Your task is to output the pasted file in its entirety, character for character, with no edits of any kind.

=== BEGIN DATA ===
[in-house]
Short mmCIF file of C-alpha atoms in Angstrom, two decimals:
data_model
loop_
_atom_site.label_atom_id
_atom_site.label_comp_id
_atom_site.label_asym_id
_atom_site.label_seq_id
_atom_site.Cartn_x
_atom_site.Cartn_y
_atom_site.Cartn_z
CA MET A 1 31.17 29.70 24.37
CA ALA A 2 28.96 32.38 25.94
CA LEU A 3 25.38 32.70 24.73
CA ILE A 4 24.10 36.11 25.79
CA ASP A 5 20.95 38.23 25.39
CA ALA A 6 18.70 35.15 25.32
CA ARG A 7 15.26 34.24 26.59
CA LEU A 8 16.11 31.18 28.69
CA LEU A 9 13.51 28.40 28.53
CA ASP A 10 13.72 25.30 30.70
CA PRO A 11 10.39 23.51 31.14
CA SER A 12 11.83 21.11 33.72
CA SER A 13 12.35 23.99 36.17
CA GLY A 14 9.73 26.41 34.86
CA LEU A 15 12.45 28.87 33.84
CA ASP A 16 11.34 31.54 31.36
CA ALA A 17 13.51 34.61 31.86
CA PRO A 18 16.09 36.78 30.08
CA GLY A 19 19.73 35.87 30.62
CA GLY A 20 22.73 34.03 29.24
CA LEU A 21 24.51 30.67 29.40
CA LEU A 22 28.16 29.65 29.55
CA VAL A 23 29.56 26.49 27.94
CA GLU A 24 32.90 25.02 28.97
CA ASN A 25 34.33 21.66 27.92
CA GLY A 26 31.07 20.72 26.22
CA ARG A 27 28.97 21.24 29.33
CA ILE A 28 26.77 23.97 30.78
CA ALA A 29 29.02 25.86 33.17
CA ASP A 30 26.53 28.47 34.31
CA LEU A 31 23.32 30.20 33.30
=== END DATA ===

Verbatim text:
[in-house]
Short mmCIF file of C-alpha atoms in Angstrom, two decimals:
data_model
loop_
_atom_site.label_atom_id
_atom_site.label_comp_id
_atom_site.label_asym_id
_atom_site.label_seq_id
_atom_site.Cartn_x
_atom_site.Cartn_y
_atom_site.Cartn_z
CA MET A 1 31.17 29.70 24.37
CA ALA A 2 28.96 32.38 25.94
CA LEU A 3 25.38 32.70 24.73
CA ILE A 4 24.10 36.11 25.79
CA ASP A 5 20.95 38.23 25.39
CA ALA A 6 18.70 35.15 25.32
CA ARG A 7 15.26 34.24 26.59
CA LEU A 8 16.11 31.18 28.69
CA LEU A 9 13.51 28.40 28.53
CA ASP A 10 13.72 25.30 30.70
CA PRO A 11 10.39 23.51 31.14
CA SER A 12 11.83 21.11 33.72
CA SER A 13 12.35 23.99 36.17
CA GLY A 14 9.73 26.41 34.86
CA LEU A 15 12.45 28.87 33.84
CA ASP A 16 11.34 31.54 31.36
CA ALA A 17 13.51 34.61 31.86
CA PRO A 18 16.09 36.78 30.08
CA GLY A 19 19.73 35.87 30.62
CA GLY A 20 22.73 34.03 29.24
CA LEU A 21 24.51 30.67 29.40
CA LEU A 22 28.16 29.65 29.55
CA VAL A 23 29.56 26.49 27.94
CA GLU A 24 32.90 25.02 28.97
CA ASN A 25 34.33 21.66 27.92
CA GLY A 26 31.07 20.72 26.22
CA ARG A 27 28.97 21.24 29.33
CA ILE A 28 26.77 23.97 30.78
CA ALA A 29 29.02 25.86 33.17
CA ASP A 30 26.53 28.47 34.31
CA LEU A 31 23.32 30.20 33.30